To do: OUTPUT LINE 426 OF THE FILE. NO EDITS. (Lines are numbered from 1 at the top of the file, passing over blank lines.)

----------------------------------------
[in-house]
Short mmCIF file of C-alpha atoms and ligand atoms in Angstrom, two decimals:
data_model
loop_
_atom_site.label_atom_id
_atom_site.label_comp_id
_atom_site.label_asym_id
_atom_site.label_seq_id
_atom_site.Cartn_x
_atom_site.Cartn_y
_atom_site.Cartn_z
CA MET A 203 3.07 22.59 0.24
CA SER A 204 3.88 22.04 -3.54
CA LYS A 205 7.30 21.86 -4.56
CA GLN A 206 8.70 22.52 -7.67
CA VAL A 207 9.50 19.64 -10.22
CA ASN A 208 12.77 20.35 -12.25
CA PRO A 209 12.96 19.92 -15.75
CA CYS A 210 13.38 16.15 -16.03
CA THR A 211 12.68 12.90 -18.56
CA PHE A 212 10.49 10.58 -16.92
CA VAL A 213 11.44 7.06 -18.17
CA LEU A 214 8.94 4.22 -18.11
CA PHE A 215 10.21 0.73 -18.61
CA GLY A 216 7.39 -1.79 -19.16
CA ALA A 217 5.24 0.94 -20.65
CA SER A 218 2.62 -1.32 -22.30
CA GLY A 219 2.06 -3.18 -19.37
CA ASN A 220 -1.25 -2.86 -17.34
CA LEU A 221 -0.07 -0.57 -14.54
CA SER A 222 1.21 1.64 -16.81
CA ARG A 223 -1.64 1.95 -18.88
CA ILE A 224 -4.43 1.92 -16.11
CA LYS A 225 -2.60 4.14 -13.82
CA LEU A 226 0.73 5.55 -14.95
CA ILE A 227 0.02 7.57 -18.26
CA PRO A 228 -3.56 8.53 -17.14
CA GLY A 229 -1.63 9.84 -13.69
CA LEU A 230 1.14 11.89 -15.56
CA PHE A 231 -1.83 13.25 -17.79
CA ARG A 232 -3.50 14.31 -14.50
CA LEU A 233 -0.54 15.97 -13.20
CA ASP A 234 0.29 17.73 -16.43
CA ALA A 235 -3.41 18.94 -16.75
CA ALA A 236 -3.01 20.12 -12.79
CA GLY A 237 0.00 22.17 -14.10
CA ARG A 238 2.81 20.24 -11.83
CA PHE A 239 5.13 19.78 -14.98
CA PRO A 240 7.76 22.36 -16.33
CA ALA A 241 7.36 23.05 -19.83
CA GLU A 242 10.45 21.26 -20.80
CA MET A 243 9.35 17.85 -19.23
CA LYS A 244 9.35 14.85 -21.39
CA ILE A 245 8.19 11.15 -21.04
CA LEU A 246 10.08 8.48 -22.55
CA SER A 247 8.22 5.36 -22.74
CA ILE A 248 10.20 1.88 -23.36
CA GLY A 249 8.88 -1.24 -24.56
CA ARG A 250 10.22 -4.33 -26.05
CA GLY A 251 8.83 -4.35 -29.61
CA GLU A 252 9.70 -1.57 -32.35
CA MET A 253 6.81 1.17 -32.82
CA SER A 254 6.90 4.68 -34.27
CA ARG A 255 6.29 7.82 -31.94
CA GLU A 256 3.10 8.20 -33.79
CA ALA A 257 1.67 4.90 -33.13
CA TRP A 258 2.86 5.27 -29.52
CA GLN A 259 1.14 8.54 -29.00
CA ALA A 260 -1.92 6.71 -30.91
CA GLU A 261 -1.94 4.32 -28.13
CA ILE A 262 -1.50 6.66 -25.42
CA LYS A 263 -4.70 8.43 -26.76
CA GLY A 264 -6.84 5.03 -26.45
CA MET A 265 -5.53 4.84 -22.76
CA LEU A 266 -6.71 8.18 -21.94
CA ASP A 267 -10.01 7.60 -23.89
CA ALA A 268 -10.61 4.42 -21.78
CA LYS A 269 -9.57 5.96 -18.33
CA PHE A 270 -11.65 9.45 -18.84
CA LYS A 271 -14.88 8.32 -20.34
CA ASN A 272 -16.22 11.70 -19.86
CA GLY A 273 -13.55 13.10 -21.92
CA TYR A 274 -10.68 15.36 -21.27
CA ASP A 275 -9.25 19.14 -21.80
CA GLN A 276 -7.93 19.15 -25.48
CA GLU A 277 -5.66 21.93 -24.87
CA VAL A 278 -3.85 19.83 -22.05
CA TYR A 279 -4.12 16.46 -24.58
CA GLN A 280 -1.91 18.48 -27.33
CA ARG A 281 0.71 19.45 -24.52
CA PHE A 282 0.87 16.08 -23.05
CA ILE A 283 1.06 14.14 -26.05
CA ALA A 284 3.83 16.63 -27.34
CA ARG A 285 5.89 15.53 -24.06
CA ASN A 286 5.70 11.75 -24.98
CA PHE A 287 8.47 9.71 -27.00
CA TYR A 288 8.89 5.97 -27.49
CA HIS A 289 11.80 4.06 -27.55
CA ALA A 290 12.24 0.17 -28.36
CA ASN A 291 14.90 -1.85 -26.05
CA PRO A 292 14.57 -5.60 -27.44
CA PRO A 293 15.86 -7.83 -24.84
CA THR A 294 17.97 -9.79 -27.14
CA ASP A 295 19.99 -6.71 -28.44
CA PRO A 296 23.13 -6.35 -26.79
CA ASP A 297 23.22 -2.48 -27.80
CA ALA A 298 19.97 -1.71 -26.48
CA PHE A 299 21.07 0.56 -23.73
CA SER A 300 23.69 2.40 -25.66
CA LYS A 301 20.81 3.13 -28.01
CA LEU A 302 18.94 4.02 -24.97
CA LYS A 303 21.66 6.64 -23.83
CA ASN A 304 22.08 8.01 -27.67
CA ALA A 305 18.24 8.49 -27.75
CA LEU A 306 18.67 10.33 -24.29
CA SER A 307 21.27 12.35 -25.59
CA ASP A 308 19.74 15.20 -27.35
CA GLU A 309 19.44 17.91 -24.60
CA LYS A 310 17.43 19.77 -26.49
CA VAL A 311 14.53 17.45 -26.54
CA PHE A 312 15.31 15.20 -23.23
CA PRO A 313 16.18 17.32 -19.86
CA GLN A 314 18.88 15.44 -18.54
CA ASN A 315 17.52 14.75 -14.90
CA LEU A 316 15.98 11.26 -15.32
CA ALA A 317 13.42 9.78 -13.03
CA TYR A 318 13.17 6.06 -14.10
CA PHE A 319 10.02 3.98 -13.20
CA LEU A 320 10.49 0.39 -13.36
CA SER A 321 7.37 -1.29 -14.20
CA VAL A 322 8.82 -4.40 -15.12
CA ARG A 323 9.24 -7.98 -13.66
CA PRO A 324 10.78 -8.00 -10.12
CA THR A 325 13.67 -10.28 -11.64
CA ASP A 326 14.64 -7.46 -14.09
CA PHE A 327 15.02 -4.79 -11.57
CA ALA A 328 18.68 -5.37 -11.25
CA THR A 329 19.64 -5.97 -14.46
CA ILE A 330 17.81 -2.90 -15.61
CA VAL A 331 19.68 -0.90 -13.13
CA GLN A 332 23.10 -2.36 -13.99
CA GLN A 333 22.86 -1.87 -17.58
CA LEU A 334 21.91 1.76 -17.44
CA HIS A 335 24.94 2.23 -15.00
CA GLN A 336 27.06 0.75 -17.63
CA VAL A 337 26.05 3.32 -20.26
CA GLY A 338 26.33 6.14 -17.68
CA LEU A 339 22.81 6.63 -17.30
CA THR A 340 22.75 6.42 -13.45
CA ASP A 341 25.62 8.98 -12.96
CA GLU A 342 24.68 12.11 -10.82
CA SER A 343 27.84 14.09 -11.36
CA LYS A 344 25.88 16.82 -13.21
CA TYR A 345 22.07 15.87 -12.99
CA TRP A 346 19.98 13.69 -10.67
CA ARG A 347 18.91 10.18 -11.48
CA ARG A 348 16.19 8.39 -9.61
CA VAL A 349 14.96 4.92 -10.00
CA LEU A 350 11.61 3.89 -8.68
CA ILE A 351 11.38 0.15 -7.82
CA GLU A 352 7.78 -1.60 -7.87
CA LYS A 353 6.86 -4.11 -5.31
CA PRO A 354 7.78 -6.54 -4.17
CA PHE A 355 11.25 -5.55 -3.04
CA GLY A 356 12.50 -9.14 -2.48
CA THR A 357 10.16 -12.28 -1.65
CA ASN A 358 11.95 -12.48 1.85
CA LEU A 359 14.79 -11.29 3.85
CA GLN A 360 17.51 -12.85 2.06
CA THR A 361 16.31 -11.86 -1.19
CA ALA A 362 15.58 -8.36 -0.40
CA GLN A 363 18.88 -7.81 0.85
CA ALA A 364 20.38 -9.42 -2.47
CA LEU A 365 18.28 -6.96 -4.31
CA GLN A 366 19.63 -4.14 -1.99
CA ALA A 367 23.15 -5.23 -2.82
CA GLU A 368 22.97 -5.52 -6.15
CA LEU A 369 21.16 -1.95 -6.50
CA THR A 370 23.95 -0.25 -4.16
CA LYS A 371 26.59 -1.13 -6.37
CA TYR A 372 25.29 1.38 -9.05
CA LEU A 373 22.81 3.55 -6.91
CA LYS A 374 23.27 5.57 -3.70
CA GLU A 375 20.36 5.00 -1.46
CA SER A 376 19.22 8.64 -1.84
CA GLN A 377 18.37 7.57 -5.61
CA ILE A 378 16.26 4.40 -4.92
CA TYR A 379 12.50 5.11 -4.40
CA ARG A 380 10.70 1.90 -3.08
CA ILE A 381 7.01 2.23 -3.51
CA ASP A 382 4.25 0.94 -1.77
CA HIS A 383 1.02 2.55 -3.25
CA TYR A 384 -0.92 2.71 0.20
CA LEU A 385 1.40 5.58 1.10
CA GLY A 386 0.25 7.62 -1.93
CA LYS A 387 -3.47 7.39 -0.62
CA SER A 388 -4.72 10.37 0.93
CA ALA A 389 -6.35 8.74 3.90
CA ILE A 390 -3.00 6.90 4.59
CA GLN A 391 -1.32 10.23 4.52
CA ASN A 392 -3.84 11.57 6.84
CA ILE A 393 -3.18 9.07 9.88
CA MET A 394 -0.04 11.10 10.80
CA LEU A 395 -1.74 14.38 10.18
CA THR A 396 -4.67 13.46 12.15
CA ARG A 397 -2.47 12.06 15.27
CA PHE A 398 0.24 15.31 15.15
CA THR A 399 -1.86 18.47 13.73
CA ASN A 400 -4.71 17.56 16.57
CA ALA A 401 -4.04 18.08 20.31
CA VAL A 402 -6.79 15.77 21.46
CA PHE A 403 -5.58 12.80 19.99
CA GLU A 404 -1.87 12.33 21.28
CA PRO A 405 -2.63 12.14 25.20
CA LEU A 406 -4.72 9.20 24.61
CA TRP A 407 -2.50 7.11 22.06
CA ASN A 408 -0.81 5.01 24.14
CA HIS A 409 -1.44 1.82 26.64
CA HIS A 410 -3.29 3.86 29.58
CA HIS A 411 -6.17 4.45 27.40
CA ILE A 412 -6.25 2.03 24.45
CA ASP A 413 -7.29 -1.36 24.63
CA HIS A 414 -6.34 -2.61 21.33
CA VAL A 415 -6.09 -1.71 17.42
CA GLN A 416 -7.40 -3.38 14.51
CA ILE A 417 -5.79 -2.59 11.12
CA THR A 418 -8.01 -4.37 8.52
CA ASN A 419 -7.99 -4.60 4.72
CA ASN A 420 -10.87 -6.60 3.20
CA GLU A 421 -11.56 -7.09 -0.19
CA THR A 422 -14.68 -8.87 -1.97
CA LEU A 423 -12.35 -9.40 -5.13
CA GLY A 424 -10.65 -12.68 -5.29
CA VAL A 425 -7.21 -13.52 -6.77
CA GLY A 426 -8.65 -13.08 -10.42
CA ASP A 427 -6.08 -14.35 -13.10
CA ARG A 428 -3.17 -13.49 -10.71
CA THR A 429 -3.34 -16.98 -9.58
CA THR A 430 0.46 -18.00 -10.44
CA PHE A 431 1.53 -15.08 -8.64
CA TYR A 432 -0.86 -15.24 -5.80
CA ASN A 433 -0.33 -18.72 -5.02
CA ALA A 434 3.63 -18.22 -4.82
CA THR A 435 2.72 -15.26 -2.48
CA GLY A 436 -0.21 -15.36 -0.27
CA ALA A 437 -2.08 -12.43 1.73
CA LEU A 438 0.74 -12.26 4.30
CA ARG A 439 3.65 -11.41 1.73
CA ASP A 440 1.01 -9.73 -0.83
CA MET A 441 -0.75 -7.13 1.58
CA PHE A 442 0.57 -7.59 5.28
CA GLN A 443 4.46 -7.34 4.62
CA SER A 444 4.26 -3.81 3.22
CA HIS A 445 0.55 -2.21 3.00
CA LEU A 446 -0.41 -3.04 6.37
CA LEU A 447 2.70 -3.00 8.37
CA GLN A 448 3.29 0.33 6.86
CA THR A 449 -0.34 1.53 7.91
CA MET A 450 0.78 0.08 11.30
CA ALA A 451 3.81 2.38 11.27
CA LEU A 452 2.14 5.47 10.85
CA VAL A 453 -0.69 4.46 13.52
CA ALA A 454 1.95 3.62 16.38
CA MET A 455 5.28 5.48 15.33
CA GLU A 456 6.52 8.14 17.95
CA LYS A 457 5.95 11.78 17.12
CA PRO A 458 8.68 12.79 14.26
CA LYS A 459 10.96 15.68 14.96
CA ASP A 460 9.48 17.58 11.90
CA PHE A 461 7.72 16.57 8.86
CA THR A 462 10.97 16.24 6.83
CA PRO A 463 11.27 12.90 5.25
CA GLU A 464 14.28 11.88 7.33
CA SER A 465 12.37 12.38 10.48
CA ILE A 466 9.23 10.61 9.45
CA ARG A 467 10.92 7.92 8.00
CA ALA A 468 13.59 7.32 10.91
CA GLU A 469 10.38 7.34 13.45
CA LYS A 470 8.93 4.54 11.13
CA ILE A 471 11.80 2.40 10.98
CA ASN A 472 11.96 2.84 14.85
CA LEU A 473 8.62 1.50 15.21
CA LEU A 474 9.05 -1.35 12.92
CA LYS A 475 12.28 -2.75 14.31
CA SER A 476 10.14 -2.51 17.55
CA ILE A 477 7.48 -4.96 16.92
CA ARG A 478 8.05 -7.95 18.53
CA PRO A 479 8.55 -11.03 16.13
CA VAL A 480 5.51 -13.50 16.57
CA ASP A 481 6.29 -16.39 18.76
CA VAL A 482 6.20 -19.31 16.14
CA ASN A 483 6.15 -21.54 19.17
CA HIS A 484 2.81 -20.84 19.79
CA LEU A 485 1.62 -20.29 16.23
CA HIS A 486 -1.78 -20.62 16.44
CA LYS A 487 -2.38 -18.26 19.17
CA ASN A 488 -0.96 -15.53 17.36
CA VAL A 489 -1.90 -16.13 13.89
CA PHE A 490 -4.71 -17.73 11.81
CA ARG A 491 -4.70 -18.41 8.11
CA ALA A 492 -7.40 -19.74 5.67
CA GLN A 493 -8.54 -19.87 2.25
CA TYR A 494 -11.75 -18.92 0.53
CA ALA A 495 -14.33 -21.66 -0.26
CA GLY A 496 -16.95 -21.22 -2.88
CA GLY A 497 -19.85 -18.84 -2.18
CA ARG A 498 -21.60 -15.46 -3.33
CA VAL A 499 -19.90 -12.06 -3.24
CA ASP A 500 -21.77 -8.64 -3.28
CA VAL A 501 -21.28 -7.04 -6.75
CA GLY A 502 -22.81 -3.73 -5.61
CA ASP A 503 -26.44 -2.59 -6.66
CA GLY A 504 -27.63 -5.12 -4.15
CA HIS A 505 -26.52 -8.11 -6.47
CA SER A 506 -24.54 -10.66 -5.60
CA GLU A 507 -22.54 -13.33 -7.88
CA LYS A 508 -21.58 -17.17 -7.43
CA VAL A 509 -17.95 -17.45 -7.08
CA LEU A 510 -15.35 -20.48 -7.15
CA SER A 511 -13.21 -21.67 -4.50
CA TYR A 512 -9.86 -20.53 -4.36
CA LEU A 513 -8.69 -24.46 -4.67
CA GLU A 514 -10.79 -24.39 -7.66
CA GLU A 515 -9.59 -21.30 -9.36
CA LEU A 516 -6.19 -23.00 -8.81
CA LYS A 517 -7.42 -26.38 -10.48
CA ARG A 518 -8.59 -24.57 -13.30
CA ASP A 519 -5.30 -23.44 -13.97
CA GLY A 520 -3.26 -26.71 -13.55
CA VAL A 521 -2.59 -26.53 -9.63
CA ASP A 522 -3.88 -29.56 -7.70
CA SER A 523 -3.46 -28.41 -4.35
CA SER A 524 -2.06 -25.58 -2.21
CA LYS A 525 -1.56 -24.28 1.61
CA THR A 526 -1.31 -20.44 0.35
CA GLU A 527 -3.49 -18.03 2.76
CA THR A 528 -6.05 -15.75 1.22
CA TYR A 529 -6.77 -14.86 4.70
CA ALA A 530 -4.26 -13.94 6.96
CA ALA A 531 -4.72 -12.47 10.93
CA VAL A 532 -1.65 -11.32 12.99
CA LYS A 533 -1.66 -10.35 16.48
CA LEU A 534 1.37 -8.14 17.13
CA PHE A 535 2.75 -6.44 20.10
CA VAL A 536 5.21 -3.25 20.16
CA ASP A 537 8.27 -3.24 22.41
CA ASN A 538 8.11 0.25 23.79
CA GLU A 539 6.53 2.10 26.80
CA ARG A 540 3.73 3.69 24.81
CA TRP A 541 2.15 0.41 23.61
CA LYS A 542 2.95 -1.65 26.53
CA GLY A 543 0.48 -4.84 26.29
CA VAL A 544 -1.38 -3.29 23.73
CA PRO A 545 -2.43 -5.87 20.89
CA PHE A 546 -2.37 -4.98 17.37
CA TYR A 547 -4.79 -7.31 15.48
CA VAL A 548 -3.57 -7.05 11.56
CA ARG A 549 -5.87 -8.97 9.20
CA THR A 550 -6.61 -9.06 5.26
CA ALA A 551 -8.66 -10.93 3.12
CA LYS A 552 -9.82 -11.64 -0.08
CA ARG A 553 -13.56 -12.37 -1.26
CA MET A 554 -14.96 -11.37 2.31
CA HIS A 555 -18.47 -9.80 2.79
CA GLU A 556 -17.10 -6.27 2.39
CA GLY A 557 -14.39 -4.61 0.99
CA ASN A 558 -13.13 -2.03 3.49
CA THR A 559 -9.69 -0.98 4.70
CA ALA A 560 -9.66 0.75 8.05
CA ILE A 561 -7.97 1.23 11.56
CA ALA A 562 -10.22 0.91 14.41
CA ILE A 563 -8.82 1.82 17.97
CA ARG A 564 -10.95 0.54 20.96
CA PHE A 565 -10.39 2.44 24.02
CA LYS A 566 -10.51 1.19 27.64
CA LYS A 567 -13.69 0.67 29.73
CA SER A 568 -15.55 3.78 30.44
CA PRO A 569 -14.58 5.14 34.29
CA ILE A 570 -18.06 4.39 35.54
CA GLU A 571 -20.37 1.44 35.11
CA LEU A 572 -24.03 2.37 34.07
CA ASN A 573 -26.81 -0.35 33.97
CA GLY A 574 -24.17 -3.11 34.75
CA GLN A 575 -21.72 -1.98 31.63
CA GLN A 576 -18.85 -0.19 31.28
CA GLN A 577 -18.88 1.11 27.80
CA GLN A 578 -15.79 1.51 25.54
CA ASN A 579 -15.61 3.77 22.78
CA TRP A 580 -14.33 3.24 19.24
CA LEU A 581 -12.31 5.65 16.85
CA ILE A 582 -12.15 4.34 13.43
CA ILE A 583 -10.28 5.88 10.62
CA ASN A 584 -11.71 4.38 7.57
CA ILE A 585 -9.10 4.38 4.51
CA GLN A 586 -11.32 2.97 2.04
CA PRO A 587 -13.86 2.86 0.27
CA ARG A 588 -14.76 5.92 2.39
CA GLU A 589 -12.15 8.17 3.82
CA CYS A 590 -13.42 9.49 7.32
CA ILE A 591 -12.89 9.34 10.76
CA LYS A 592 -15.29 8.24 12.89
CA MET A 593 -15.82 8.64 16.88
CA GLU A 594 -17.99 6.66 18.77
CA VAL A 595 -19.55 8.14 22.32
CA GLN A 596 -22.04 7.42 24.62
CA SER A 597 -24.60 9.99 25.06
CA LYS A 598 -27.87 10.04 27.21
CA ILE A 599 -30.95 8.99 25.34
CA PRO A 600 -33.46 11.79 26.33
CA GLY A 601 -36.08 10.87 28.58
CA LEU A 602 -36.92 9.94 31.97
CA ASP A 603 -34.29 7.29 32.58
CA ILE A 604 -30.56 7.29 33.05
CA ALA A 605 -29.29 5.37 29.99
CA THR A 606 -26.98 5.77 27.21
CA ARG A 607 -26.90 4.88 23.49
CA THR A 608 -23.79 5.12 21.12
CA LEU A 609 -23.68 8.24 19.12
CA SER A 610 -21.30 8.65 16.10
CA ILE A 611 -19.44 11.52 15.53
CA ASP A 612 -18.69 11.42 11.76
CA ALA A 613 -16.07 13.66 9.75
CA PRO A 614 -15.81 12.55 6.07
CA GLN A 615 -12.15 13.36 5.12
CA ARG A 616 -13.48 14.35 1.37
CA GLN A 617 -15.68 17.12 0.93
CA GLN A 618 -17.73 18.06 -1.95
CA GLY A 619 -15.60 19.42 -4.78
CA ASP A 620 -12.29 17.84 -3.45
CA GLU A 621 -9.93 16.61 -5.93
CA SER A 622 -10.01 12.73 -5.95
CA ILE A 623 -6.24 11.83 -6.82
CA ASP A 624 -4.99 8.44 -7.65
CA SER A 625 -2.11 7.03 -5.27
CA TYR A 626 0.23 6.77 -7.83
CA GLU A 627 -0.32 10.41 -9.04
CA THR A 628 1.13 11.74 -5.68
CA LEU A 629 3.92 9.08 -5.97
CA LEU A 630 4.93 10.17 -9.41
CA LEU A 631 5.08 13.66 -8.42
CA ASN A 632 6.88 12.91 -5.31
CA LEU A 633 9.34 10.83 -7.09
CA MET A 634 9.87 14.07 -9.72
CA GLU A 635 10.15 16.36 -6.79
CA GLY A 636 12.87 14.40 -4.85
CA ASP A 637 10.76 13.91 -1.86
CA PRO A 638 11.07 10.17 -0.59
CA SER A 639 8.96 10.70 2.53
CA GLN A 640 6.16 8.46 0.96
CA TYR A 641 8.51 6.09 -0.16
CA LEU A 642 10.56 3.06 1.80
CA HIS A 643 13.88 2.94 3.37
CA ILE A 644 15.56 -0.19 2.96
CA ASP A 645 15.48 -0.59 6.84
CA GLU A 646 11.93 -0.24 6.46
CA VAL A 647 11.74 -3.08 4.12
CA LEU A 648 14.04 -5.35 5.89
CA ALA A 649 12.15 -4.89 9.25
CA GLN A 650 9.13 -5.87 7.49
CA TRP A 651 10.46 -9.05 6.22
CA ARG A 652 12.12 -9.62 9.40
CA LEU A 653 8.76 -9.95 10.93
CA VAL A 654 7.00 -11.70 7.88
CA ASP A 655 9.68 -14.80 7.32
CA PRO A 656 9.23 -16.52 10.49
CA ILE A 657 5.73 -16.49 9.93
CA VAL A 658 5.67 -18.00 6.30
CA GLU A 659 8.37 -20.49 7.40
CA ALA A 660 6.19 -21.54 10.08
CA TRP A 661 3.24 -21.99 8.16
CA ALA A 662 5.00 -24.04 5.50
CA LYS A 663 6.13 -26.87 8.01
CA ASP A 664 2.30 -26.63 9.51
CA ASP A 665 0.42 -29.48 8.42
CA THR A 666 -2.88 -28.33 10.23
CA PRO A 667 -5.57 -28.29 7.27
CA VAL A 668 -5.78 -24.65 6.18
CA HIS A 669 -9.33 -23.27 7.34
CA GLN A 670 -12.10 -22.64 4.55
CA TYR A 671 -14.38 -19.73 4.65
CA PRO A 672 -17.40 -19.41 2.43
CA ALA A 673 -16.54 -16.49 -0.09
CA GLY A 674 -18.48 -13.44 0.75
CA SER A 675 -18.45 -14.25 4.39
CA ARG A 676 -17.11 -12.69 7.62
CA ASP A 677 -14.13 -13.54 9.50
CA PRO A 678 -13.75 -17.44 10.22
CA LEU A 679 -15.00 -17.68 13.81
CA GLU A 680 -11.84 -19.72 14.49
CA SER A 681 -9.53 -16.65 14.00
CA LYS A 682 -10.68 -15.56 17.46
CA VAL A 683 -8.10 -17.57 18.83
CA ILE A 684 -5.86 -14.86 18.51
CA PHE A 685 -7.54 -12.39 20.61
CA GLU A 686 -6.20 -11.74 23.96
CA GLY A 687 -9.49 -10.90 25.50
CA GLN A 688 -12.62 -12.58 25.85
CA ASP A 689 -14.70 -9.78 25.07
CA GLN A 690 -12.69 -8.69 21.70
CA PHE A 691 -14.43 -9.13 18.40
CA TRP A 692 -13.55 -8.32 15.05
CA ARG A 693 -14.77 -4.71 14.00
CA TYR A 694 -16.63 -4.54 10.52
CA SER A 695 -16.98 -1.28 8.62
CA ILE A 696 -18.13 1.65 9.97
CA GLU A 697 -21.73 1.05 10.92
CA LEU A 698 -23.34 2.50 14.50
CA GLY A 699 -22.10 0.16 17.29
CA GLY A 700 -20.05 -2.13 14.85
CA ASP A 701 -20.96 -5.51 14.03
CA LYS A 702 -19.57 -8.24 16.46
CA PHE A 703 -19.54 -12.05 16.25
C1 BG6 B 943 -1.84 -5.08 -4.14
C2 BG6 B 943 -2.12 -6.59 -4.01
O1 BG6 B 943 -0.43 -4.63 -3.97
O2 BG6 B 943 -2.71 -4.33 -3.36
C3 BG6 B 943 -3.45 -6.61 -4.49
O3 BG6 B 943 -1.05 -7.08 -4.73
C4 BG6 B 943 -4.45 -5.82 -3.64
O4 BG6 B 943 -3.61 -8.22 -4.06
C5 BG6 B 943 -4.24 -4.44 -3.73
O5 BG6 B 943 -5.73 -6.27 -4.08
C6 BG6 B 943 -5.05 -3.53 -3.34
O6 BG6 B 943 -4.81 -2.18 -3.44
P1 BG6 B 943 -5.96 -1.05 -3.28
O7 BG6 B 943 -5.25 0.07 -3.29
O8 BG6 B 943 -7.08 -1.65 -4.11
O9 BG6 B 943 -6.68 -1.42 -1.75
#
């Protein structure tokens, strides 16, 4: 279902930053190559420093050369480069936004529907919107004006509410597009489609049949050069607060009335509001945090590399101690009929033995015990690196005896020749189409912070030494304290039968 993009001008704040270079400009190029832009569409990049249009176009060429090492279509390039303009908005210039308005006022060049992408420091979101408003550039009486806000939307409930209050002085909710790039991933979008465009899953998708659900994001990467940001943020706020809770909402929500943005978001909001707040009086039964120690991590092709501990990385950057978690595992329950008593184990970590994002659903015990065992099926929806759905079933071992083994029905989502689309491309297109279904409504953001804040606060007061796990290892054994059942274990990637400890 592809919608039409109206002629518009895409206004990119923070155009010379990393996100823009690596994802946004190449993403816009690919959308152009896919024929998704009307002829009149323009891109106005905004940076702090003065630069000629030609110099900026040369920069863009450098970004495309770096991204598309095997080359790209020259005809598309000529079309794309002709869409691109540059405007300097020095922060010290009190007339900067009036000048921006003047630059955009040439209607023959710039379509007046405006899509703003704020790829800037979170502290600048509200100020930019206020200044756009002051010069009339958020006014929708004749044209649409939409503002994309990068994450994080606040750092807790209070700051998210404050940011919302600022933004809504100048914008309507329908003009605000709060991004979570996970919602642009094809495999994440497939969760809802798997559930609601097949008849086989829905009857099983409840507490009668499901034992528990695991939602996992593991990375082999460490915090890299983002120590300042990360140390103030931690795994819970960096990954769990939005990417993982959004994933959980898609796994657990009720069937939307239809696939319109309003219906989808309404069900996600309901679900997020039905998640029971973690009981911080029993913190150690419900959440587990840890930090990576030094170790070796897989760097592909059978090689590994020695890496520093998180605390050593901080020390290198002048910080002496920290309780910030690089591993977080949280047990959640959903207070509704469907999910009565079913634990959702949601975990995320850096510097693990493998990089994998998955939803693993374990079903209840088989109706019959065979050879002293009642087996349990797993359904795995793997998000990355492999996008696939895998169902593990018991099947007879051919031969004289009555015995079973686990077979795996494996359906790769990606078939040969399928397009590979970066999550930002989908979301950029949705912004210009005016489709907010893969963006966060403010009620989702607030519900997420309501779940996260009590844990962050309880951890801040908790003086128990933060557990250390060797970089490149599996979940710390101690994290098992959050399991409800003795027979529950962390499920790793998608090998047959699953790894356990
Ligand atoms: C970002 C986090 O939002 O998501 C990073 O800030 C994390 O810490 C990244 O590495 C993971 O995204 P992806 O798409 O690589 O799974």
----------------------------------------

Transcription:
CA GLN A 617 -15.68 17.12 0.93